Cast my vote for sebring - but both tracks this week are awesome. Now, I just have to figure out how to ensure that I can get out of the office AND have walked my dog before 4:30pm PT when the quali session opens
EDIT: Oh, I forgot that I have a new toy coming in this Friday that I want to try and mount to my rig before the weekend because I'm quite excited about it
Sorry for a noob question but since I had to take off Friday during the Qually session and did not compete in the race I do not know, but do we post the results and points somewhere and do we keep an updated page that shows the results as we move through the season?
hehe its not really like that cmon
I will drive next race on higher pressures.I tried and car feels so much better to drive.Slower but at least it feels like car
Im not sure I will be here on Spa this week because I have German Nords 24h this weekend and Im still not sure about work.This race few days ago might be my last,will see
I'll go ahead and get the ball rolling on the discussion about fuel, and, admittedly, I think the answer is pretty short, but I like to take my time getting there. First of all, I just want to explain the basic reasons why we did it in the first place (in case people don't know), secondly, the current state of control that we have when hosting a session in iRacing and the reality of what we can and can't control, and finally, my opinion.
When Ken first mapped out the B2O Blancpain Sprint Series League at the end of 2016, his goal was to follow the real-life BSS as closely as possible. This dictated things like running two races, and requiring one pit stop for tyres in each main race. Due to safety concerns, for both fire and number of people on an active pit road, and also understanding that the series is trying to cater to 'budget' teams that aren't practicing pit-stops every single day, no fueling is allowed on pit road and pit stops are limited to one tyre-changer and one tyre-carrier.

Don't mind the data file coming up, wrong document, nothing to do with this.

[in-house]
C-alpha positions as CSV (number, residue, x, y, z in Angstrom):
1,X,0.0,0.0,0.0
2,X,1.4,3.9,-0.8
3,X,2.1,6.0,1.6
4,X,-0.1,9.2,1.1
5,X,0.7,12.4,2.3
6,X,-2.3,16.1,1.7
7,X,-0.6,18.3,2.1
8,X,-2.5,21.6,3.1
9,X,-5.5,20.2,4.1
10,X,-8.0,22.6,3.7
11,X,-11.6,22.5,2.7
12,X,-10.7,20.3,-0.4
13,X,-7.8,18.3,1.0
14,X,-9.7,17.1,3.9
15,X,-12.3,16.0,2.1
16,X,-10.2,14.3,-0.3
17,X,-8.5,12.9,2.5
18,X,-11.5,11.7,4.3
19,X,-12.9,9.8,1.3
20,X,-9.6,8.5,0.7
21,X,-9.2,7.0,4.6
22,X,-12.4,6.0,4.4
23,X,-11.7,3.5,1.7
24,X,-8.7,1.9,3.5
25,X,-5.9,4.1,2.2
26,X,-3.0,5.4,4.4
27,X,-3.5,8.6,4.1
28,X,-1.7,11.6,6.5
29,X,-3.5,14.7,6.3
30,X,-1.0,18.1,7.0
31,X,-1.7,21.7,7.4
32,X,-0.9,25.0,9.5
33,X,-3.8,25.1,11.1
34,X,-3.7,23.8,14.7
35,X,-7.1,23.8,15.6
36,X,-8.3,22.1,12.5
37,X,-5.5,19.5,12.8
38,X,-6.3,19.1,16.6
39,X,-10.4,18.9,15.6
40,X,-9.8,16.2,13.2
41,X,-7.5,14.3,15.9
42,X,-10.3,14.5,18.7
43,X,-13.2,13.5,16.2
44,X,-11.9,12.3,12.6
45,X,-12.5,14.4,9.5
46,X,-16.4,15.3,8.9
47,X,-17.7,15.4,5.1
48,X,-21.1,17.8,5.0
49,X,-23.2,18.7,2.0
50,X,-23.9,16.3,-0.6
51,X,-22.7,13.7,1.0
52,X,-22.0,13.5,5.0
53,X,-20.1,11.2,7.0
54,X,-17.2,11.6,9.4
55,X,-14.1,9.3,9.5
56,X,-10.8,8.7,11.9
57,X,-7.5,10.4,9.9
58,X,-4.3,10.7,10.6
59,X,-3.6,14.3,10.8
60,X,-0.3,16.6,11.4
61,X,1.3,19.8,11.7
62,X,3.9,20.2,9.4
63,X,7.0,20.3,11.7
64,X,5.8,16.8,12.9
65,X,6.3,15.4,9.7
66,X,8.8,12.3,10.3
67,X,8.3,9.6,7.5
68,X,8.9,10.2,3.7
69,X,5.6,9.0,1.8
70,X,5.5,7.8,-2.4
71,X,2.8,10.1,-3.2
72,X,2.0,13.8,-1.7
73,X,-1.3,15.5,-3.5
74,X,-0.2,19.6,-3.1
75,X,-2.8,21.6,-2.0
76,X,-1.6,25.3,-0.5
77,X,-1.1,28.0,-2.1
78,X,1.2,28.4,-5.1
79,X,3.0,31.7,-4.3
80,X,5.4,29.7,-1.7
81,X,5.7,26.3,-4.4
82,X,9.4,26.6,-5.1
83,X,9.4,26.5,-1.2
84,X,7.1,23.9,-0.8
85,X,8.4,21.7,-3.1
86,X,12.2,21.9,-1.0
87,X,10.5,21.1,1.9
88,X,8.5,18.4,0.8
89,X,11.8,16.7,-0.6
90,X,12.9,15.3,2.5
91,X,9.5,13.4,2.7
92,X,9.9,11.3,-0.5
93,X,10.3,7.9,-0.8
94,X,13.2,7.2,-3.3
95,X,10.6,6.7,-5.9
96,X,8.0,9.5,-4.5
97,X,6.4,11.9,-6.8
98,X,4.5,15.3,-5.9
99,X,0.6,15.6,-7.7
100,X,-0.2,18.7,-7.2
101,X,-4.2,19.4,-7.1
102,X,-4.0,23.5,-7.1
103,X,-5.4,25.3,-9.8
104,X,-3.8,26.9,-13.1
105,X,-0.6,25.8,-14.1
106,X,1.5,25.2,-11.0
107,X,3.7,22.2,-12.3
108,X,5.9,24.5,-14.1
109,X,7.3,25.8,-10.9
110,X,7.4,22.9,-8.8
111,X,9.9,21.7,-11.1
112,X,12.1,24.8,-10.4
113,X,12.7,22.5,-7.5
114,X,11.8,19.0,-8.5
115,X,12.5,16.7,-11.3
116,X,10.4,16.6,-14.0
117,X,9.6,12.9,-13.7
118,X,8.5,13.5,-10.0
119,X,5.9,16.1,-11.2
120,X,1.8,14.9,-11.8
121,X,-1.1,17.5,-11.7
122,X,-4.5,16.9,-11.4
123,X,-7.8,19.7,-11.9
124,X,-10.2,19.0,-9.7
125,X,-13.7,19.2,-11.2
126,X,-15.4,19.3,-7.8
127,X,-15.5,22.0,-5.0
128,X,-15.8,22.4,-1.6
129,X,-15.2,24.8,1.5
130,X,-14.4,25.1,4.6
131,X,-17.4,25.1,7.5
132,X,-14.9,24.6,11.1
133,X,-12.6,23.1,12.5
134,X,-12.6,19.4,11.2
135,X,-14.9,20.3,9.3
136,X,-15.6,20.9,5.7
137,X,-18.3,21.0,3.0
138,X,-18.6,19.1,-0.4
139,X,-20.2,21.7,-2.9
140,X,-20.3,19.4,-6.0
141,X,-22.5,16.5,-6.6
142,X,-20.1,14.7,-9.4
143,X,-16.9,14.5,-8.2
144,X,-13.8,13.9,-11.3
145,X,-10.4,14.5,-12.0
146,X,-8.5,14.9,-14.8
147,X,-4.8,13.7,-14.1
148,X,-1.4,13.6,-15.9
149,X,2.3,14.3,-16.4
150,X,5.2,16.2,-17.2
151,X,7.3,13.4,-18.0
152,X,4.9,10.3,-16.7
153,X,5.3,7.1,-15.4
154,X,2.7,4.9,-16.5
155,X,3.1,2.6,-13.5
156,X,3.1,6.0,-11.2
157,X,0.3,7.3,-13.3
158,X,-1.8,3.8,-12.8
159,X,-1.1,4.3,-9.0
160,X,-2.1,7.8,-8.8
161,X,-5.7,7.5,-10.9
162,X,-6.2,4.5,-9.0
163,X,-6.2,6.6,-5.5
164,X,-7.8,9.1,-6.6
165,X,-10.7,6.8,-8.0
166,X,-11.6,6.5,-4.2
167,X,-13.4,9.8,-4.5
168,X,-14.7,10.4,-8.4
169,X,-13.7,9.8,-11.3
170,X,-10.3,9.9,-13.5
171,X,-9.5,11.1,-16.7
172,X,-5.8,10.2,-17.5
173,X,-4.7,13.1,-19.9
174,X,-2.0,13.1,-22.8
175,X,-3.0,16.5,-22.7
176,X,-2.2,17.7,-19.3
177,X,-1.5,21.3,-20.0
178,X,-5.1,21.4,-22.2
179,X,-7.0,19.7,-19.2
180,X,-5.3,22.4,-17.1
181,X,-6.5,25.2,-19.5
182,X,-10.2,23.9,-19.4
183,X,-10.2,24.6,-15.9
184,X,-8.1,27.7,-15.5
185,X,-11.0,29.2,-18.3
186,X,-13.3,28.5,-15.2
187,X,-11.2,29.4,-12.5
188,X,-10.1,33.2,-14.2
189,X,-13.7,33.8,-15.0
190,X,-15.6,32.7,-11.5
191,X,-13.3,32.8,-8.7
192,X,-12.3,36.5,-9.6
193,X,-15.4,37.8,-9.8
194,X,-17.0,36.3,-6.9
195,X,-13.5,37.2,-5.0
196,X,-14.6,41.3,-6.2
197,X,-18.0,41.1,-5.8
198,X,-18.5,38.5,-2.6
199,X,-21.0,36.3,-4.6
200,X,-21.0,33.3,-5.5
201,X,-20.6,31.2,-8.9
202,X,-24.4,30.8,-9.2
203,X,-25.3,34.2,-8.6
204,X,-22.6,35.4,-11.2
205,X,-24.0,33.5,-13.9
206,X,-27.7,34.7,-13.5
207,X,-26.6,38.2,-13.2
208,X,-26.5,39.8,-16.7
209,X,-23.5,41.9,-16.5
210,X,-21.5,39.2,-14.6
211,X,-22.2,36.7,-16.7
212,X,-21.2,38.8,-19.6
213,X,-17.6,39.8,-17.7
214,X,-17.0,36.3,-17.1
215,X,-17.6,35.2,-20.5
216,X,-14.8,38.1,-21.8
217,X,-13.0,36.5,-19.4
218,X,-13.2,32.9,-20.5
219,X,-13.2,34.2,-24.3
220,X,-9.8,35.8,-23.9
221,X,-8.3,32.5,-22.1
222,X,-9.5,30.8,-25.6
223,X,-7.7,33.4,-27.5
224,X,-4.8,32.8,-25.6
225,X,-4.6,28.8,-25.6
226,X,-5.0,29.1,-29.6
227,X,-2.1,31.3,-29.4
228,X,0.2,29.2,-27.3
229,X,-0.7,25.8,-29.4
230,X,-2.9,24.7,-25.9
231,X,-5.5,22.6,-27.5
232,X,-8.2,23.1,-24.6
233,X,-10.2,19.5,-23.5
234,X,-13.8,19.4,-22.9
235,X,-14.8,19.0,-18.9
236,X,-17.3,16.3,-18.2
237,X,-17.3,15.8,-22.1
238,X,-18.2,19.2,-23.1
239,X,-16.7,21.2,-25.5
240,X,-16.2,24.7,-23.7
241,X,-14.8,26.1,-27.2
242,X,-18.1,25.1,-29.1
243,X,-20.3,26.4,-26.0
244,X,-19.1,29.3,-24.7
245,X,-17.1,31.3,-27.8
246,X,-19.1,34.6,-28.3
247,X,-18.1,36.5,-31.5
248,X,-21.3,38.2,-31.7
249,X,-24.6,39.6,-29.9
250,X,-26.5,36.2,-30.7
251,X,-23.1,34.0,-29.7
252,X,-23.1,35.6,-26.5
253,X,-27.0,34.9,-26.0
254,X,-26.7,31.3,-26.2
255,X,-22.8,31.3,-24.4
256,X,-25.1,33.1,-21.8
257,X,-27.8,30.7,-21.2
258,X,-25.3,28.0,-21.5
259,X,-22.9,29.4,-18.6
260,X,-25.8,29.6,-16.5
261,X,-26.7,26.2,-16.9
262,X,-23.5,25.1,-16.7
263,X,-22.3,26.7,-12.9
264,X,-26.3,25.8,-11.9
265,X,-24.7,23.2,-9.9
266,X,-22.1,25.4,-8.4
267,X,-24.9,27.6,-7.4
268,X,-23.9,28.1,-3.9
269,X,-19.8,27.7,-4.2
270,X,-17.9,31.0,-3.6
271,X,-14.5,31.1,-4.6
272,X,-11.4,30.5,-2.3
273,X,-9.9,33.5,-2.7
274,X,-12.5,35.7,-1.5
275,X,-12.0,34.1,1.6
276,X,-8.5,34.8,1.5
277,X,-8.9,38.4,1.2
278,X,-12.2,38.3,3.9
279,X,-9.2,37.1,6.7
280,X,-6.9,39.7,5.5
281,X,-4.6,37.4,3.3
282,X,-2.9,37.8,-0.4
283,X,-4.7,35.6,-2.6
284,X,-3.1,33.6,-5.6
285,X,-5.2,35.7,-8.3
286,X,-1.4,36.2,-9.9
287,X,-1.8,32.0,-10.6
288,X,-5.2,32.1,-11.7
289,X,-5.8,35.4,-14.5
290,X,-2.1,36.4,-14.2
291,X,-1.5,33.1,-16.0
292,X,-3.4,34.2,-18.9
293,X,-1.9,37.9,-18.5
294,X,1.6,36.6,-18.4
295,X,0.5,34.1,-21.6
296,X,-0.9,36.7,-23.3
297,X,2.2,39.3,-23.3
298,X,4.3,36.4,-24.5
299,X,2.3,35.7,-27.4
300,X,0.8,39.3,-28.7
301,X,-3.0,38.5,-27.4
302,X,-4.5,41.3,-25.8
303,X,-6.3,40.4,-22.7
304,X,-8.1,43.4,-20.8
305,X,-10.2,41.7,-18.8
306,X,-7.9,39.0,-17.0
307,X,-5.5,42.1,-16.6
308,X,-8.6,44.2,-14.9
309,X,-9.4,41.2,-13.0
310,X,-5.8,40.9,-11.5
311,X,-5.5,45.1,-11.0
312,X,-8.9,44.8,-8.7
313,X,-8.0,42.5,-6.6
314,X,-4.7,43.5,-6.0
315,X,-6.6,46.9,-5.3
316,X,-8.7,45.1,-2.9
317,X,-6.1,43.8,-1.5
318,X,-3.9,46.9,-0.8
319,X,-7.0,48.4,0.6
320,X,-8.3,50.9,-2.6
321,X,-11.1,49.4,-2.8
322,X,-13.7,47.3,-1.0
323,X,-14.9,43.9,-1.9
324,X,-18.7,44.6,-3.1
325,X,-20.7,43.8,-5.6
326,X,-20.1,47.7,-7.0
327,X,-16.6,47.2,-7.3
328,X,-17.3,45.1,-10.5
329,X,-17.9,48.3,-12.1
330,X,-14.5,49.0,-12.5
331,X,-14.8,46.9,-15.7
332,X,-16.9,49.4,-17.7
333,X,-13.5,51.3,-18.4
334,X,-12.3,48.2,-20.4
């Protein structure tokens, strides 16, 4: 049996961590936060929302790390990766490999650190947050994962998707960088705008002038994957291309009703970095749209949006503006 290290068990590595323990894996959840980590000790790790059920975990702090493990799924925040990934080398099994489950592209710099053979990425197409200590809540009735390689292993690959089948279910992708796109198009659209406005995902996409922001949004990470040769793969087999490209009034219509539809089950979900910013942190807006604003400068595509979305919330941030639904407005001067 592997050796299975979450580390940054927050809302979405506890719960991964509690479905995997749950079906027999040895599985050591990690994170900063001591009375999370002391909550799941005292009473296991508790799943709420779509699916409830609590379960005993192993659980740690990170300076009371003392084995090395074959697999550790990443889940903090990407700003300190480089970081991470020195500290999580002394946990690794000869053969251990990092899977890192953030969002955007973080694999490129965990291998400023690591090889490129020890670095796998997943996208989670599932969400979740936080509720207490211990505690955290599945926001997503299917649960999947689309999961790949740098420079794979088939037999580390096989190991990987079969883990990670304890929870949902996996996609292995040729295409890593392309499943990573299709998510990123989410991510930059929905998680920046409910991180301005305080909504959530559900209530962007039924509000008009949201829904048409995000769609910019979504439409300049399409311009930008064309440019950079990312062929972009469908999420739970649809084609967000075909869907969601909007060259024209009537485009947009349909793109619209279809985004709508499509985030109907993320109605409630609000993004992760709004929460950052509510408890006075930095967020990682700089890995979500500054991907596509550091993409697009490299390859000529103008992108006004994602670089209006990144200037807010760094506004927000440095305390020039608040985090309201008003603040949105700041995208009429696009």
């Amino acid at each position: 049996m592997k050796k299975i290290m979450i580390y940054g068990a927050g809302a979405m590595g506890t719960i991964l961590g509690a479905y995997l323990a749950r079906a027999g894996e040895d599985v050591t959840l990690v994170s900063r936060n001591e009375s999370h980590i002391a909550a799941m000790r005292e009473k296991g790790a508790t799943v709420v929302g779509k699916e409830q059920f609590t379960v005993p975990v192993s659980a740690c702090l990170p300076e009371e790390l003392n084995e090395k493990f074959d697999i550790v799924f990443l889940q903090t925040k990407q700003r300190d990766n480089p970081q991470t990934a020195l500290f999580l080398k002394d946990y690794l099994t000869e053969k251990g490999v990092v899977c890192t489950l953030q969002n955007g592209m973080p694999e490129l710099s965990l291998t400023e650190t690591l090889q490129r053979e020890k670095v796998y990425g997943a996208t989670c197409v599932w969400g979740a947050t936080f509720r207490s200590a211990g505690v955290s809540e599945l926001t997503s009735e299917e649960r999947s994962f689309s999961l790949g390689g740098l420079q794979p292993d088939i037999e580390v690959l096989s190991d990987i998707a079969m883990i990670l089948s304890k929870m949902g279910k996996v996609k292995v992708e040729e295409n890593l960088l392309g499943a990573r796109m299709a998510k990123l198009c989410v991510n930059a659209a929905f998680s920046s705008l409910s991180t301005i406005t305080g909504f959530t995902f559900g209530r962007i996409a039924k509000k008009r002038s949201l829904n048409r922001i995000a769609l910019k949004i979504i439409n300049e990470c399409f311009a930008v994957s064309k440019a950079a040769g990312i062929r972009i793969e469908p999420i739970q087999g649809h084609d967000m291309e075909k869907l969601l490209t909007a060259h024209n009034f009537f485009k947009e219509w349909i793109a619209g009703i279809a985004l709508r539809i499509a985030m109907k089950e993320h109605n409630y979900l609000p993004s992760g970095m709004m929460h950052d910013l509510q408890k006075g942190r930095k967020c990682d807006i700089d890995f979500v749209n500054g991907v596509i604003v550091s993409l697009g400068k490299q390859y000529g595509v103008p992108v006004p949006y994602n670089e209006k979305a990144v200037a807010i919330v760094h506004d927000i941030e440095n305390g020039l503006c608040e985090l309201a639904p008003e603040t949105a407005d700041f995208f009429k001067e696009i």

On top of that, even in the BES, where taking fuel is required by the length of the race, teams are not allowed to fuel the car AND change the tyres at the same time. That way, all focus is on the fueling of the car, and there is minimal chance for the fuel nozzle to get hit and knocked out, or for the driver to drive away with the fuel hose still attached since he'll still need tyres after the fueling is finished. This results in the obvious side effect of adding any fuel making the required pit-stop even longer, and, with a timed race, we obviously wanted to include the pit-stop while still minimizing the amount of time and impact it had on the race.
You also have to realize that we were trying to create a league that was a fair as possible, and catered to drivers of all driving levels and experience. Requiring full fuel eliminated the need to calculate fuel on the fly, kept the time on pit road balanced, and kept the time off the race-track to a minimum. It was also pretty easy to police, considering every main race was close to a full tank, and taking fuel on the pit stop was its own penalty, it was it's own deterrent.
It is important to note here that the official BSS, and other series that do not allow fueling on pit road during the race, does not have a starting fuel requirement! They are allowed to put in as much fuel as they need to run the race start to finish. iRacing only allows us, as a host or league, to control the size of the fuel tank for each car at the start of the race. It does NOT allow us to regulate how much fuel you put in, unless we also mandate fixed setups, which is something we don't want. It ALSO does not allow us to restrict pit stops to "tyres only". It's not like all of our races ran the cars completely dry, either. It was perfectly possible for someone to shave a few liters off of their fuel tank during our races and we would have no way of knowing. We were, and still are, going completely off the honor system.